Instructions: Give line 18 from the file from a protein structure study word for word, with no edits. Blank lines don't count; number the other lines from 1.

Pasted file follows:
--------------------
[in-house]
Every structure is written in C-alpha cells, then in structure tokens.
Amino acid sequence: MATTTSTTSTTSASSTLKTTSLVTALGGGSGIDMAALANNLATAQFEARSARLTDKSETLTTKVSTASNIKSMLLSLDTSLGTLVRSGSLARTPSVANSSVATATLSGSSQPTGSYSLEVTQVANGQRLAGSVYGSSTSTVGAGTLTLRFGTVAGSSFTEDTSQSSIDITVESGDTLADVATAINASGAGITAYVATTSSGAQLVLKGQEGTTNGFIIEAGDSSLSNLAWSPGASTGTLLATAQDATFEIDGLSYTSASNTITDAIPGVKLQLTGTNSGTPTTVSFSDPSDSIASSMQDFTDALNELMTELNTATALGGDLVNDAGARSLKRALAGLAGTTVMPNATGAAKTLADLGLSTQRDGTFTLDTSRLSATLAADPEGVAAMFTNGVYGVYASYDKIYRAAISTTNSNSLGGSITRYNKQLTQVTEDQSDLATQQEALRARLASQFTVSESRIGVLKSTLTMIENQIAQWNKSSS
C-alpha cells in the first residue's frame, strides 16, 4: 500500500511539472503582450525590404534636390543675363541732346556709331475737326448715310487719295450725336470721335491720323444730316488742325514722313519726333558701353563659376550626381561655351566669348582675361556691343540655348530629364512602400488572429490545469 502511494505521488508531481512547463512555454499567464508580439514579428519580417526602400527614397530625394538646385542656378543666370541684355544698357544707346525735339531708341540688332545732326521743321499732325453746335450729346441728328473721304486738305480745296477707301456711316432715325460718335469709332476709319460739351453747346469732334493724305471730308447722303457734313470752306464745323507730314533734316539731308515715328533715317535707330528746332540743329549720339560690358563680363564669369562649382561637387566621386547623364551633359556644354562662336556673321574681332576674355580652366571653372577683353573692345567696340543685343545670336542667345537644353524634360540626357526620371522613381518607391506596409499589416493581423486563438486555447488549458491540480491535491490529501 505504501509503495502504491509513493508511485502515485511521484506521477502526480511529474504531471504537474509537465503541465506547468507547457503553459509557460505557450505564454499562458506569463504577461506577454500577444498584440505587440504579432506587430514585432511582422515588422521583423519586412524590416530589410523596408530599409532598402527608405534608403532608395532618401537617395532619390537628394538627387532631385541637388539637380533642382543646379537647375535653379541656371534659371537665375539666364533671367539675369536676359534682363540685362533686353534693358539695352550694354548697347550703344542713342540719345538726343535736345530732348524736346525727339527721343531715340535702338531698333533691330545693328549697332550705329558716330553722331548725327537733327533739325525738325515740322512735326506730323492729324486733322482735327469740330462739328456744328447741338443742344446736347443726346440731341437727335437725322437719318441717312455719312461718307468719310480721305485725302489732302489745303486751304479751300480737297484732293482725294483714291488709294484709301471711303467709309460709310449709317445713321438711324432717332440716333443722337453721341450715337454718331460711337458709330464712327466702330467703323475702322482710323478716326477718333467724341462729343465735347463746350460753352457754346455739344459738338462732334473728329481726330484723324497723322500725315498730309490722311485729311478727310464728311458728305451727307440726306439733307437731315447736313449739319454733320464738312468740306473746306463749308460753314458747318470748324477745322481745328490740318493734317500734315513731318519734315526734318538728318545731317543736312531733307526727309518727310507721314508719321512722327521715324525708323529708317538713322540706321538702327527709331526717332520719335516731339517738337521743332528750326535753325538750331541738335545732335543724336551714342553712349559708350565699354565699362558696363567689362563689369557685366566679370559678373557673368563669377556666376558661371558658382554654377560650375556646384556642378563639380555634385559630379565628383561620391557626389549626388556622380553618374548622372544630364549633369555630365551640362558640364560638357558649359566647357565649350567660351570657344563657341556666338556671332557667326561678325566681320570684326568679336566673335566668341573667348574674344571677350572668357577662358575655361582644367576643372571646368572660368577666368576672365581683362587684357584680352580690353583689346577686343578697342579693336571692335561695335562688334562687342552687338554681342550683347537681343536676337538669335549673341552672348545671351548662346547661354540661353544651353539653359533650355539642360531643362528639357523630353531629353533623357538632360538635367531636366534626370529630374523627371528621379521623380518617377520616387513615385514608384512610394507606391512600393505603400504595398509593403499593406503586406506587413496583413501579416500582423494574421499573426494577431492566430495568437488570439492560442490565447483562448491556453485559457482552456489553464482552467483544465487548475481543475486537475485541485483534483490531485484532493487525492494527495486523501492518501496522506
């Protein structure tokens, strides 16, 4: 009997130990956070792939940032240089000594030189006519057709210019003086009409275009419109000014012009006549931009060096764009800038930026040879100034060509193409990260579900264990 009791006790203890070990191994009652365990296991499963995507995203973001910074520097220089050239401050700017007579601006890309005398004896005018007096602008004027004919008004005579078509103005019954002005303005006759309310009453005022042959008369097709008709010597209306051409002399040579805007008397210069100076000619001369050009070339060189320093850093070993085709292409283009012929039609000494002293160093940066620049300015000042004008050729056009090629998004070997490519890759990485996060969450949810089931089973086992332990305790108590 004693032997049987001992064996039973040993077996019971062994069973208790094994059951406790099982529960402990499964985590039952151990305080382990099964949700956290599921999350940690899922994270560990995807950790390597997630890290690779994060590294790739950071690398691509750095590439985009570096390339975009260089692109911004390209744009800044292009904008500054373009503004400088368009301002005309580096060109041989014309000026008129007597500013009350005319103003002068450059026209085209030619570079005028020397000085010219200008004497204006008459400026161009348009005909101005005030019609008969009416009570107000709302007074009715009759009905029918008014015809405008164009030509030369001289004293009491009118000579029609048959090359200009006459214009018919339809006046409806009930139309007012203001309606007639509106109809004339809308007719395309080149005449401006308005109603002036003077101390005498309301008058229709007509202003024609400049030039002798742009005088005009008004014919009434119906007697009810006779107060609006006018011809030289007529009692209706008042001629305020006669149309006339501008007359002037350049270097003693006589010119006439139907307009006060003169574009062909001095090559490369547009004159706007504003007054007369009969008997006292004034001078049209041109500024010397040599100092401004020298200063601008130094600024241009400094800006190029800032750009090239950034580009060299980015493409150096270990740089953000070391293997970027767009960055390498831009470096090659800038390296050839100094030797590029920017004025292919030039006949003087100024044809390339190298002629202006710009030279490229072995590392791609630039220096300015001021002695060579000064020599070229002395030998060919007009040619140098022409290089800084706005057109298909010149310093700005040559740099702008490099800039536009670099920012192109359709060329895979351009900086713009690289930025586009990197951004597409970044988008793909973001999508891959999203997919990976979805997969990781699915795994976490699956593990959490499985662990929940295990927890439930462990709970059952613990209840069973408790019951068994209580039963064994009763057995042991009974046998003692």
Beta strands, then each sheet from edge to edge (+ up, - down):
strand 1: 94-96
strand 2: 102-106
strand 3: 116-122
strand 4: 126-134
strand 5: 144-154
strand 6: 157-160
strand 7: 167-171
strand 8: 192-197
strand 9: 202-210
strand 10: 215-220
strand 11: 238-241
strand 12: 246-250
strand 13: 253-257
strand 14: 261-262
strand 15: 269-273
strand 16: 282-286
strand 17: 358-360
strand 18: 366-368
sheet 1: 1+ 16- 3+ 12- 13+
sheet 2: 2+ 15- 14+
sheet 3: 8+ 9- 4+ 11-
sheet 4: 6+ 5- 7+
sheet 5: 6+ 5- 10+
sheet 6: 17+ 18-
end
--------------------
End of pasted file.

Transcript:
strand 12: 246-250